Video Game Review: Star Wars: Dark Forces

Dark Forces cover

The First Person Shooter (FPS) had just gained momentum in 1993 with the release of Doom. Many games attempted to emulate it and were quickly labeled as ‘Doom-clones.’ But as much as LucasArts wanted to make a FPS like Doom, they also wanted to make additions to stand out. Thus, in 1995, came Star Wars: Dark Forces. The game added (what was revolutionary at the time) the ability to look up, down, duck, jump, swim, and it also contained levels with multiple floors. All the above was thanks to LucasArts creating the Jedi engine basically from reverse engineering the Doom engine. In 1995, all those new features made Dark Forces a good game. In late 2012/early 2013, it’s goodwill from said features has pretty much worn out.

Dark Forces screenshotLet’s start with the graphics, which partly influences my ill-will towards the first entry in the Jedi Knight series. I already knew that the graphics weren’t going to be anything special compared to what we’re spoiled with today and at first, I wasn’t even going to touch on them in the review because it’s no surprise things didn’t look pretty. What changed my mind was how they affected my time with the game: confusion and motion sickness. Firstly, corridors, large open spaces, or largely any environment in the game have tons of repeating patterns for walls. This is understandable due to the limitations at the time, but I found it hard to discern entrances to other passageways from the rest of the surroundings unless I was looking in the correct direction. Where early levels are short and simple, later labyrinthine-like levels combined with indiscernible walls force you to rely on the map. Accessing it through the PDA-menu or displaying it as part of the HUD (heads up display) are both equally pains. The map takes up the practical entirety of the screen, layering additional confusion to the situation, while straight up pausing the game to get the PDA-menu every three seconds isn’t any better.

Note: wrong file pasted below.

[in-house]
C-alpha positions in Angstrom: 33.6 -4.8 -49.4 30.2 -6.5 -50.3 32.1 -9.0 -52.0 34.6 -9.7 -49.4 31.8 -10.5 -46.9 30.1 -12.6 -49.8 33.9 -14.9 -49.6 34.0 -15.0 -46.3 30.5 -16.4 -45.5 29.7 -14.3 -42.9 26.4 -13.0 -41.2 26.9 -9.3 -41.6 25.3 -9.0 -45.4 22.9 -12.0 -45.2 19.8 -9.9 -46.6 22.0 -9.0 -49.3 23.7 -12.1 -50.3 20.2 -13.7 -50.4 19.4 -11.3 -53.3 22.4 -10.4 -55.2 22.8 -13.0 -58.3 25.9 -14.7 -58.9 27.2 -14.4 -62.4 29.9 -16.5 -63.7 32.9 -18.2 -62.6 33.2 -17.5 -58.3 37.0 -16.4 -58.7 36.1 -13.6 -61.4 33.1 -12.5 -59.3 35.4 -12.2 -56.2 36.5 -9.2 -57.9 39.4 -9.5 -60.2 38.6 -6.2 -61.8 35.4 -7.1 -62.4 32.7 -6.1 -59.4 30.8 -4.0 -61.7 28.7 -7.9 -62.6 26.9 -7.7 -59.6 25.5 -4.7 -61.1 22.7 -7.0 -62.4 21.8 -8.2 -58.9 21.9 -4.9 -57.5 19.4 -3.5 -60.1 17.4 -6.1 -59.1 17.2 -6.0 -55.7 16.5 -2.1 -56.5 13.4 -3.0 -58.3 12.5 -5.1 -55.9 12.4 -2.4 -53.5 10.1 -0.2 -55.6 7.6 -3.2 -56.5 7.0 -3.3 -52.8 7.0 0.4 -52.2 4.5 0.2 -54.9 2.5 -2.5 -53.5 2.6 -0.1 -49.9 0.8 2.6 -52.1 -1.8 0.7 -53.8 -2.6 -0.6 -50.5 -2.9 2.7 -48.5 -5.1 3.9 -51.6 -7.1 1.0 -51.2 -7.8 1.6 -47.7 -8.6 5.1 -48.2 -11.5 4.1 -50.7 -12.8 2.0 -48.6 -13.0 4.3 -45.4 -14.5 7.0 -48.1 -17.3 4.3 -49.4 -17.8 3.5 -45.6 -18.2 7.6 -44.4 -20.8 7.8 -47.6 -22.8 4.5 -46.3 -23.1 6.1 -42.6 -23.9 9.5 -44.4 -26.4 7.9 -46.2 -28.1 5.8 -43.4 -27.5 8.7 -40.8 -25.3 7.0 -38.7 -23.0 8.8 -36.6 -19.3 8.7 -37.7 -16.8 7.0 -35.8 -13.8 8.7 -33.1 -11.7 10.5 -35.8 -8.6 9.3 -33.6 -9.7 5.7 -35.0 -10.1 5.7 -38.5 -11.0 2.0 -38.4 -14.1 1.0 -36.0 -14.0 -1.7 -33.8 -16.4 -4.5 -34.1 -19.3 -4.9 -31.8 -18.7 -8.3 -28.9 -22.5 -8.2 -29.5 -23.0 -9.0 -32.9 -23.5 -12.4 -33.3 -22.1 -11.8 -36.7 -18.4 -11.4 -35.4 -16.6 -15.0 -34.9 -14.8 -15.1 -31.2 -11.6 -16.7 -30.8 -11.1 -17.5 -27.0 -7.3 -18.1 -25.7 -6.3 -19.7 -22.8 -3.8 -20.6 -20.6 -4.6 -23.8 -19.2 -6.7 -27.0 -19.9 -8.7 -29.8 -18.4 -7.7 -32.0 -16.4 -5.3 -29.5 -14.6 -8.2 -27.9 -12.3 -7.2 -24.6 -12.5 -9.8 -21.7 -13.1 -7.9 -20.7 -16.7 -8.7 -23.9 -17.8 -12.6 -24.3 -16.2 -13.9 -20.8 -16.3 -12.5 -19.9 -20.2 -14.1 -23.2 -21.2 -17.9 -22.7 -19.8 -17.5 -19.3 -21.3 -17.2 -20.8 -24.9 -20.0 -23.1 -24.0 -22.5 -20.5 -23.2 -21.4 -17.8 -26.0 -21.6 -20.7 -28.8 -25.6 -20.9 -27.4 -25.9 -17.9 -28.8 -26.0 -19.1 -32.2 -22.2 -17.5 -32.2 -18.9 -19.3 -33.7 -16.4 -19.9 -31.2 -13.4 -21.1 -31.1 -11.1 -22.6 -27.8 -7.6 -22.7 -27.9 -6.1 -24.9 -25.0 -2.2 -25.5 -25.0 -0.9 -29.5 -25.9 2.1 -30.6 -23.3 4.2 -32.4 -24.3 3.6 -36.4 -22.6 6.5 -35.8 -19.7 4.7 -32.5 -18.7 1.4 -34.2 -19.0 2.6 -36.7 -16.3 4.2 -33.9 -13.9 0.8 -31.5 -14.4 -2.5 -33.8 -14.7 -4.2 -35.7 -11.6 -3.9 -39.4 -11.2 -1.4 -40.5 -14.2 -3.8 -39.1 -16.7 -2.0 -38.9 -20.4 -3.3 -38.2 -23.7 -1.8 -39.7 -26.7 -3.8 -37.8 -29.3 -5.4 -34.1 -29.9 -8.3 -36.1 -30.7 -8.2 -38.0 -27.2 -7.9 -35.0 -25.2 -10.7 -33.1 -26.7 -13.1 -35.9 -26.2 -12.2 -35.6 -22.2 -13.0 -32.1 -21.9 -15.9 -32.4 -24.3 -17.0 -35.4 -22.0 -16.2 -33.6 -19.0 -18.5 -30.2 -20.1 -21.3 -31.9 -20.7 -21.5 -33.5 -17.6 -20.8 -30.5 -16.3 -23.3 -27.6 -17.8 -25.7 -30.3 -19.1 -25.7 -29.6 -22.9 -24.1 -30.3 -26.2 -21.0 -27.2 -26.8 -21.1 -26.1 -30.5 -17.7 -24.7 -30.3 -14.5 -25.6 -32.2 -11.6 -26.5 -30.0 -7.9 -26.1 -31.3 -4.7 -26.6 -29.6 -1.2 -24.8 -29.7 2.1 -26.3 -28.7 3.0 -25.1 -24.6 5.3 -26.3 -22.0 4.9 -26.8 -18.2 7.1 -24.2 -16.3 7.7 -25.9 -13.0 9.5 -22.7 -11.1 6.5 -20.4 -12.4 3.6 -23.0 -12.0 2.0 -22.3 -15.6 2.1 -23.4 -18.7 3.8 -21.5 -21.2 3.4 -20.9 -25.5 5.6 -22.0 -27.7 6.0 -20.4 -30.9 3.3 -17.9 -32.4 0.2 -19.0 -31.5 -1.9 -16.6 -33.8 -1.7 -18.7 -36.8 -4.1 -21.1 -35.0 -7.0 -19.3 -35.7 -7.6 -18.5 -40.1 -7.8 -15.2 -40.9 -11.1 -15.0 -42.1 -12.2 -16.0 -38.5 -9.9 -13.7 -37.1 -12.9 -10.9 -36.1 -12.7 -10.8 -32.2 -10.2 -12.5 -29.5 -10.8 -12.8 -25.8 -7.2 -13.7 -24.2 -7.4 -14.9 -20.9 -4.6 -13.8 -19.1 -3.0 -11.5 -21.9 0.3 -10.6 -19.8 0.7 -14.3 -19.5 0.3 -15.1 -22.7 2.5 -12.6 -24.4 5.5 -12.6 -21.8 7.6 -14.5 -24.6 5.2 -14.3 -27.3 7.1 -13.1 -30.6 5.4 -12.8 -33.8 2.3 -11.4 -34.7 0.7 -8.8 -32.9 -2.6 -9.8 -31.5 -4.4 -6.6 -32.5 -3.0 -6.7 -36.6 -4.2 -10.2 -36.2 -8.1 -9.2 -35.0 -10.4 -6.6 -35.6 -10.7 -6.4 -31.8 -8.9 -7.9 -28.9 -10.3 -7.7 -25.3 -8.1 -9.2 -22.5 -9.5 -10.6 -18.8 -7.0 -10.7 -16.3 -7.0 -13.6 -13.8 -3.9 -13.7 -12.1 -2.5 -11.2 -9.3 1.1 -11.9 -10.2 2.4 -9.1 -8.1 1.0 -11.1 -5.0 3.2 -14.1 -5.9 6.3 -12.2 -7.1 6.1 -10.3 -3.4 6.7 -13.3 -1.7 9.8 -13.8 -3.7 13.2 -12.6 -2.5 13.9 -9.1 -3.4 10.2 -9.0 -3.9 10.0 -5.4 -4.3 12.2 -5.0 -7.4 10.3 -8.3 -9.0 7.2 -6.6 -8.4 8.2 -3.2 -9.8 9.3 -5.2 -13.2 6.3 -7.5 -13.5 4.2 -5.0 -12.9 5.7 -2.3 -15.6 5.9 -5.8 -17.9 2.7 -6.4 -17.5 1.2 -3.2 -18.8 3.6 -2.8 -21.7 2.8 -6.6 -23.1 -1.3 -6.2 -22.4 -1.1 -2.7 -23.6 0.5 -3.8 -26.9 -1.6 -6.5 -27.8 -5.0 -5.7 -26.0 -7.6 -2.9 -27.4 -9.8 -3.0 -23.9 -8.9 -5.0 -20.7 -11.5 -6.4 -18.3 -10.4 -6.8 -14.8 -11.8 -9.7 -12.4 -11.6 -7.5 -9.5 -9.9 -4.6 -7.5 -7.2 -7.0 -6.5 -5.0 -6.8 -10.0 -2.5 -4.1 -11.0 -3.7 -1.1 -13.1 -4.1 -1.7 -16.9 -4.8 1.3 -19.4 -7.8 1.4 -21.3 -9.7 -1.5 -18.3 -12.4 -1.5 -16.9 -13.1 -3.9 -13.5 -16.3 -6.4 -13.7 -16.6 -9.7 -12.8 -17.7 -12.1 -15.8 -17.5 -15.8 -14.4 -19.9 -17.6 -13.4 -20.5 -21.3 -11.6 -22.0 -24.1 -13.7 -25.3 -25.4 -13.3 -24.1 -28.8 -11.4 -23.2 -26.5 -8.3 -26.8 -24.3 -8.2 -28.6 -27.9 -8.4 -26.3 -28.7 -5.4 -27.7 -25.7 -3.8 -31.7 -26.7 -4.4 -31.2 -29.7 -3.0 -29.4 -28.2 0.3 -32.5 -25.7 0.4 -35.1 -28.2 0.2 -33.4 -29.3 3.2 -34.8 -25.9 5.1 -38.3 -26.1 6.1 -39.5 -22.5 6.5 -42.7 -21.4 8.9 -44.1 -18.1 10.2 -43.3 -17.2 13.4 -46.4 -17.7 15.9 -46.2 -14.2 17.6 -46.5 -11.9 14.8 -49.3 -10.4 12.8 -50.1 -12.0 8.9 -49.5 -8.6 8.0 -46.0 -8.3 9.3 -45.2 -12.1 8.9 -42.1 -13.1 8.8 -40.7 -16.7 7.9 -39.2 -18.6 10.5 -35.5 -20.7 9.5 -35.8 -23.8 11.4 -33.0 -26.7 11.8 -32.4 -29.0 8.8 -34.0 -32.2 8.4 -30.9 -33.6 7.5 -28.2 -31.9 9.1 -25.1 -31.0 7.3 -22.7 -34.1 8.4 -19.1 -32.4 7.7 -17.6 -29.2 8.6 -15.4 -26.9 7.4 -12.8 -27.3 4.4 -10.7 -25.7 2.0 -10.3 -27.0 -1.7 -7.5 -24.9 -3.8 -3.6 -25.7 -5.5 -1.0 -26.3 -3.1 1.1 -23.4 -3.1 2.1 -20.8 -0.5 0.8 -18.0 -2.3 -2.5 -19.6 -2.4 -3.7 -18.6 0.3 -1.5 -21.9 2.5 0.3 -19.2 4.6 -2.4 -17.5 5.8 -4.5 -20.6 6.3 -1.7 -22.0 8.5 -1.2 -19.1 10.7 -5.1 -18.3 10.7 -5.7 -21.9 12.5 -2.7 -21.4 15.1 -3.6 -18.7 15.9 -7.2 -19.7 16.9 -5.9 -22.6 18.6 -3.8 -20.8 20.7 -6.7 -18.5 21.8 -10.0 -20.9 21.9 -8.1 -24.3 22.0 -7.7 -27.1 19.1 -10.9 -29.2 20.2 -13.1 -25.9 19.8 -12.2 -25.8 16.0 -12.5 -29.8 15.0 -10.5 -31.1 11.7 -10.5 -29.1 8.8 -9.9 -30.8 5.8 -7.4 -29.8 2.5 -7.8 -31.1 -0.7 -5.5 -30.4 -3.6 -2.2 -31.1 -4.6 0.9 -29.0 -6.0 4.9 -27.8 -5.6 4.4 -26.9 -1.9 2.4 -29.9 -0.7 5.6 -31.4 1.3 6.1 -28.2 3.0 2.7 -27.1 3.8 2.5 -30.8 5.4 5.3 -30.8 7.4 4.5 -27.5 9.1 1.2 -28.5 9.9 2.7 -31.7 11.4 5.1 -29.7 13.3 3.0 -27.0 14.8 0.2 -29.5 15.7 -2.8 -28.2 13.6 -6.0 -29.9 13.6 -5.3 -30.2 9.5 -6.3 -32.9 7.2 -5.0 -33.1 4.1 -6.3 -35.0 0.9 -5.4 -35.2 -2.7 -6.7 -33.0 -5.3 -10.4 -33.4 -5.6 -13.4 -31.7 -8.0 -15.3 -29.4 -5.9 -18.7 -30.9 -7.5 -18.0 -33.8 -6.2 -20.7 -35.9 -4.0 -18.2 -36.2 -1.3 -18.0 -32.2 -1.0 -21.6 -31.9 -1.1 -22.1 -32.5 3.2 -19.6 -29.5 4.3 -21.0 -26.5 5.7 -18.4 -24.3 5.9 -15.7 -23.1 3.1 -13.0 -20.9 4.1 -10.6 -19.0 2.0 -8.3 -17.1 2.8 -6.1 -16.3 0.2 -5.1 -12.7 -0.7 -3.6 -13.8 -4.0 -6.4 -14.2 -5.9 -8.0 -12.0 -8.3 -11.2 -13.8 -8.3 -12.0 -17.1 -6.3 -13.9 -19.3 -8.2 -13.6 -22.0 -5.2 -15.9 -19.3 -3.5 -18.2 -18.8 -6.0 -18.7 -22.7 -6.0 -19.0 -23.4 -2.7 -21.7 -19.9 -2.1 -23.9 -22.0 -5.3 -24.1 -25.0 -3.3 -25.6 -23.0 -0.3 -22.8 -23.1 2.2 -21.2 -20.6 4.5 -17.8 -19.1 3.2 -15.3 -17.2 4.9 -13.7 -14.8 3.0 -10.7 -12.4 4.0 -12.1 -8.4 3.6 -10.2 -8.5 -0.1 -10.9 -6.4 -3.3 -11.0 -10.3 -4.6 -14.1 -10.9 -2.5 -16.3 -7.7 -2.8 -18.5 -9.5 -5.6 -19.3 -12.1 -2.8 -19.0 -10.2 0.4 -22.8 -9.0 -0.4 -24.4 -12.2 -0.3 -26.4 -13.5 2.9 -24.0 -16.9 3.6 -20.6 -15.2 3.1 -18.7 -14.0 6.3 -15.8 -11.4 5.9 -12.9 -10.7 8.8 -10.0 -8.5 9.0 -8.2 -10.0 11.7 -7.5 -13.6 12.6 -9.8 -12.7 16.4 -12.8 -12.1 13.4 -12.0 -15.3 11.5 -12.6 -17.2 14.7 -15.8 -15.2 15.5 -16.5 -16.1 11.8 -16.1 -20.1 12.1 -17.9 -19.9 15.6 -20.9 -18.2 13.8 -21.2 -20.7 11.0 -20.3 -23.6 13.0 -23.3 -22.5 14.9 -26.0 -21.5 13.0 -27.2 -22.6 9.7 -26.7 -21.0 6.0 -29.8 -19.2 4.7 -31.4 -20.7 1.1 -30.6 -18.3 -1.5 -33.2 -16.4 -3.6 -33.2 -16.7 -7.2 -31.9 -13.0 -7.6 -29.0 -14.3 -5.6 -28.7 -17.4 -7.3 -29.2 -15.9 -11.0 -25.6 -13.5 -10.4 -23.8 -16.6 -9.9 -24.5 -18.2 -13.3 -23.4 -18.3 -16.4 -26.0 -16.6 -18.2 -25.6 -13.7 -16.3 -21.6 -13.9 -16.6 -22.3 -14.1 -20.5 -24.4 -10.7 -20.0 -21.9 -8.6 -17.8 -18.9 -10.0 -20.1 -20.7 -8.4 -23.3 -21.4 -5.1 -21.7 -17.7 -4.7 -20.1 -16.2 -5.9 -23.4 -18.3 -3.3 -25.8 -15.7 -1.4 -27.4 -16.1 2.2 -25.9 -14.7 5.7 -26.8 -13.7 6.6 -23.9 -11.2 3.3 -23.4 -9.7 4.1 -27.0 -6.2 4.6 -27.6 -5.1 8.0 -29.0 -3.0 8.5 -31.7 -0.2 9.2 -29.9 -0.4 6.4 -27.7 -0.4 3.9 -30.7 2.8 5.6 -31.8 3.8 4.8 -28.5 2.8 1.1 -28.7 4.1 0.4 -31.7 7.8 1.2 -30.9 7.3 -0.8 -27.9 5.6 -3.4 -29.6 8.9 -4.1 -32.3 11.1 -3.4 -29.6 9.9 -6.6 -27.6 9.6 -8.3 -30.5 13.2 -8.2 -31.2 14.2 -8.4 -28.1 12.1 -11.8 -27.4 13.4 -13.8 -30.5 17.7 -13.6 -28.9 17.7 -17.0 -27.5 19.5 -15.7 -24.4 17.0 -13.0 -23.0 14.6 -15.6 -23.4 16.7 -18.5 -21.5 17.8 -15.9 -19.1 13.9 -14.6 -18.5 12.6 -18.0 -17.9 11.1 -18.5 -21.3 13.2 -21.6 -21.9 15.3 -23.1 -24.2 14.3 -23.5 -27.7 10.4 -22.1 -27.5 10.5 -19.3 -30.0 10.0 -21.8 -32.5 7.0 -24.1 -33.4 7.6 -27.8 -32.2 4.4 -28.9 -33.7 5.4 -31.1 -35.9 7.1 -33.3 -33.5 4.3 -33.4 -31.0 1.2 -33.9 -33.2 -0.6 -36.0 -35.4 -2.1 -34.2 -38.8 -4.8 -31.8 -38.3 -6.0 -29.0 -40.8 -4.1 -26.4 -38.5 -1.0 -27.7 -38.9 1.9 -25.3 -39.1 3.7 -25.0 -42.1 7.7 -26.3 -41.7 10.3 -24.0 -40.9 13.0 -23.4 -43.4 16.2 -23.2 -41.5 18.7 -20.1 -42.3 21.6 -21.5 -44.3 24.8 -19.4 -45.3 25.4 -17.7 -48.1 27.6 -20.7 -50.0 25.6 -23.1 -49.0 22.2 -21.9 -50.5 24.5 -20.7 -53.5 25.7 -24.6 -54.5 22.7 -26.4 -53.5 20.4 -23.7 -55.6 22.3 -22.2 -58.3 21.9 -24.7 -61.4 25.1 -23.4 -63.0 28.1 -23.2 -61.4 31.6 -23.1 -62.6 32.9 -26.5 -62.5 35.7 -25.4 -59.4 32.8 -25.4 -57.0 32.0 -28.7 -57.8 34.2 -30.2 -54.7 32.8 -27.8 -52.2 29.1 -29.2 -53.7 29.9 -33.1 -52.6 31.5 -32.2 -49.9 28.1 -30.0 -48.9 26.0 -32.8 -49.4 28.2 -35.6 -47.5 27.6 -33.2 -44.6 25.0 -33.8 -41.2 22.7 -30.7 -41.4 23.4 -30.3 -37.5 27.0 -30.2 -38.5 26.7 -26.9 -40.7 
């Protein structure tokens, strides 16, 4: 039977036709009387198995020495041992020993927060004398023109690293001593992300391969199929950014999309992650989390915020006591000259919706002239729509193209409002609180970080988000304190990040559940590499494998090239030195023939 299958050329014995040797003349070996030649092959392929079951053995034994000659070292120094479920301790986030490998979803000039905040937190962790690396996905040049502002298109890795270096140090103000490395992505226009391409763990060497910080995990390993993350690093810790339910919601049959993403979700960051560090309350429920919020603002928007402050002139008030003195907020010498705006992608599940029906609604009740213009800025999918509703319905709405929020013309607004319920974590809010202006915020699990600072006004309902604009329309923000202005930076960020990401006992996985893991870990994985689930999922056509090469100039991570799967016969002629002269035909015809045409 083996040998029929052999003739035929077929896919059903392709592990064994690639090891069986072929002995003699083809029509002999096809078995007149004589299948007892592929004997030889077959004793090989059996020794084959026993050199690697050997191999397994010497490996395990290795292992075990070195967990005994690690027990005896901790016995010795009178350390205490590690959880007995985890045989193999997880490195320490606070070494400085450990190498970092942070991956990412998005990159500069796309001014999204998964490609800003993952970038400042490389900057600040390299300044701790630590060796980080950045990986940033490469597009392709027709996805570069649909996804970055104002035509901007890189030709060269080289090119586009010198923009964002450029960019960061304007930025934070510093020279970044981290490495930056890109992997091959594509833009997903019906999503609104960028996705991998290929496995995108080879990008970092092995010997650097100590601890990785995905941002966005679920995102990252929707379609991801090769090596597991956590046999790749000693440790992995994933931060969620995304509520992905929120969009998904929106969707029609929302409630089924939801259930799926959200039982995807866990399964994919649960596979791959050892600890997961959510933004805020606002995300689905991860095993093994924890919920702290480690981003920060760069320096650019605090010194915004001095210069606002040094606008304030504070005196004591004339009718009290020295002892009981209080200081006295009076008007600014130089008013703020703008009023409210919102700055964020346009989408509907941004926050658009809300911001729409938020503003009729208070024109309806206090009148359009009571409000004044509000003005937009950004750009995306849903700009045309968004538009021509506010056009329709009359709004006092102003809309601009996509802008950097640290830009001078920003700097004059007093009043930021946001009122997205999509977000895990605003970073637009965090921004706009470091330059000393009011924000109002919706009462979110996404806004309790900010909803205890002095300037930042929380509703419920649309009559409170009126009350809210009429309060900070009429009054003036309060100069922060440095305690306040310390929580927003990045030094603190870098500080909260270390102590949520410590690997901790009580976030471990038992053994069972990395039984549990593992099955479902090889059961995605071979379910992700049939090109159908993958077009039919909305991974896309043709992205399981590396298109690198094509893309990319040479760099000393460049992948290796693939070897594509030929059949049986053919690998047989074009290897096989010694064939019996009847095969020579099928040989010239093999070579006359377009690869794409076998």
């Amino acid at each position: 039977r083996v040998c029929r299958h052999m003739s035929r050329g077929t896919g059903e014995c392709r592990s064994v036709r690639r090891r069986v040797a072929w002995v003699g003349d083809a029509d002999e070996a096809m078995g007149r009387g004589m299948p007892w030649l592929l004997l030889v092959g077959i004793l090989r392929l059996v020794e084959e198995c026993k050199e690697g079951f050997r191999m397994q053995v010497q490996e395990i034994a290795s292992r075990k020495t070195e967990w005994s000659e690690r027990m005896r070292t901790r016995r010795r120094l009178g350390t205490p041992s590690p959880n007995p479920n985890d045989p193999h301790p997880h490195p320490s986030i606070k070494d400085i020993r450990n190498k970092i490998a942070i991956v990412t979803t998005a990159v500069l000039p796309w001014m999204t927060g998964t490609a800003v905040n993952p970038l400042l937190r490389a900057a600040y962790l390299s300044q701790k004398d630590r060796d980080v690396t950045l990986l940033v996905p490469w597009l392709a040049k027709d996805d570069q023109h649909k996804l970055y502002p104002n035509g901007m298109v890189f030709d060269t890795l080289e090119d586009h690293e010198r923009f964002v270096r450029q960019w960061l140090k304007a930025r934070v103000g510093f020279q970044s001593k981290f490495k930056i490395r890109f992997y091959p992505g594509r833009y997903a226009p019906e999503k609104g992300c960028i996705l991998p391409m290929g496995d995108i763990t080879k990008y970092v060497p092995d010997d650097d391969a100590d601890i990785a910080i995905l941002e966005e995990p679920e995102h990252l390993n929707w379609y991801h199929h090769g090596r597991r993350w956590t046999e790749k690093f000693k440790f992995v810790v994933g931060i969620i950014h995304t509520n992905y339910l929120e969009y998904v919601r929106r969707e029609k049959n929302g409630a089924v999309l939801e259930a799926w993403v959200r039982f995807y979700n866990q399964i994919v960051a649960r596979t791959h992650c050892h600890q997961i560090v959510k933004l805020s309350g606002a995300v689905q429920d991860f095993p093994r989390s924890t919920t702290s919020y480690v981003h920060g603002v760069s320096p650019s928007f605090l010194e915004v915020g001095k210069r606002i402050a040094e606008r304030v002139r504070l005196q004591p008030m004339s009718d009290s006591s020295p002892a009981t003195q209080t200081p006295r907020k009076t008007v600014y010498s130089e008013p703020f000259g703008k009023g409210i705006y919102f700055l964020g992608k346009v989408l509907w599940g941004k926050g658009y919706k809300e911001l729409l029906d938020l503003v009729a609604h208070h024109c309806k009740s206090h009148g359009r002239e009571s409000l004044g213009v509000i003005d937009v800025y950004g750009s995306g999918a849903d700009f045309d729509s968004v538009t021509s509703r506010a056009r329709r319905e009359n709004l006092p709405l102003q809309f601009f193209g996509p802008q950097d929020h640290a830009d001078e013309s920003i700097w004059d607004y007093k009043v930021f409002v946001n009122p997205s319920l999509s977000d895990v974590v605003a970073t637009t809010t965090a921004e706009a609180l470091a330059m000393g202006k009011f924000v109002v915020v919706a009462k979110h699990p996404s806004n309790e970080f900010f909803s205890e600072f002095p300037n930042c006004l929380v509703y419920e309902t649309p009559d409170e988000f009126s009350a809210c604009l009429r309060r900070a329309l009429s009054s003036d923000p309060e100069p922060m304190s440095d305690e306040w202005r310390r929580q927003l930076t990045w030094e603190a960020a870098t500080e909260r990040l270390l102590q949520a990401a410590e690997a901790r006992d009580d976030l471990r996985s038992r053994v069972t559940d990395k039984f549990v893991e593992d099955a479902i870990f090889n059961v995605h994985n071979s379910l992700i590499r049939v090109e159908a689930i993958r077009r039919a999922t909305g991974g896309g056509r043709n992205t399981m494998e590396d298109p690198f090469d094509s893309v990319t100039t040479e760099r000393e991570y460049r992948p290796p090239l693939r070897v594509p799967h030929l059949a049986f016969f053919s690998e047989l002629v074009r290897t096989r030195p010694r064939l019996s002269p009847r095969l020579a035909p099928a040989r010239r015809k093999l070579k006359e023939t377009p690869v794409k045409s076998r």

Dark Forces screenshot (2)The pattern approach to every environment in levels lead me to my first case of motion sickness due to playing video games. In all other cases, I only get motion sickness from looking down in a moving vehicle. But sprinting through levels, including all the backtracking, quickly made me feel queasy. If you are prone to motion sickness, you should most likely just skip this game due to that.

As I stated earlier, the graphics are limited due to the capabilities of game engines at the time, I’m just reviewing this game for players nowadays, meaning I have to warn of how this game stands up now, not how it did back then.

After that, it’s gameplay that really matters. All fourteen missions offer largely the same objective: find something/blow up something and get back to the starting point. The journey to and from has its fair share of variety and difficulty. Whether it’s punching a kell dragon in the face (to death), blasting through endless stormtroopers with unique weapons, or navigating a nasty sewer system, you’ll find challenges around every corner (literally). And what ultimately sets the game apart from most FPS of that time are the puzzles strewn about each level.

Dark Forces screenshot (3)It wasn’t until the Anoat city mission, where you’re tracking down a well-hidden Moff, that the puzzles really started appearing. Unlike some of today’s heavy hand-holding games, you’re basically left with a simple objective. In the case of Anoat city sewer systems, you’re never told what your exactly doing exploring four separate entrances, or how they’ll help you get to the Moff, but you just start exploring. Getting lost or confused is to be expected, but I found myself stuck running amok for nearly twenty minutes. Suddenly I realized it wasn’t the sewage system that was the puzzle, it was the entire level.

Popular FPSs like Call of Duty and Medal of Honor are guilty of linearity, where they funnel you down a set path. If there’s anything I expressly loved from Dark Forces, it was that each level truly is its own puzzle. Even if it meant I was riding an elevator on Orinackra trying to figure out how to free Crix Madine for half an hour, I applaud the game for letting you loose instead of reigning you in. This plus has its downside: it can cause tons of frustration as it’s never clear if you’re making any progress. Nothings more exasperating than blasting through a level for fifteen minutes and not have any idea you’ve already done enough to proceed to the end.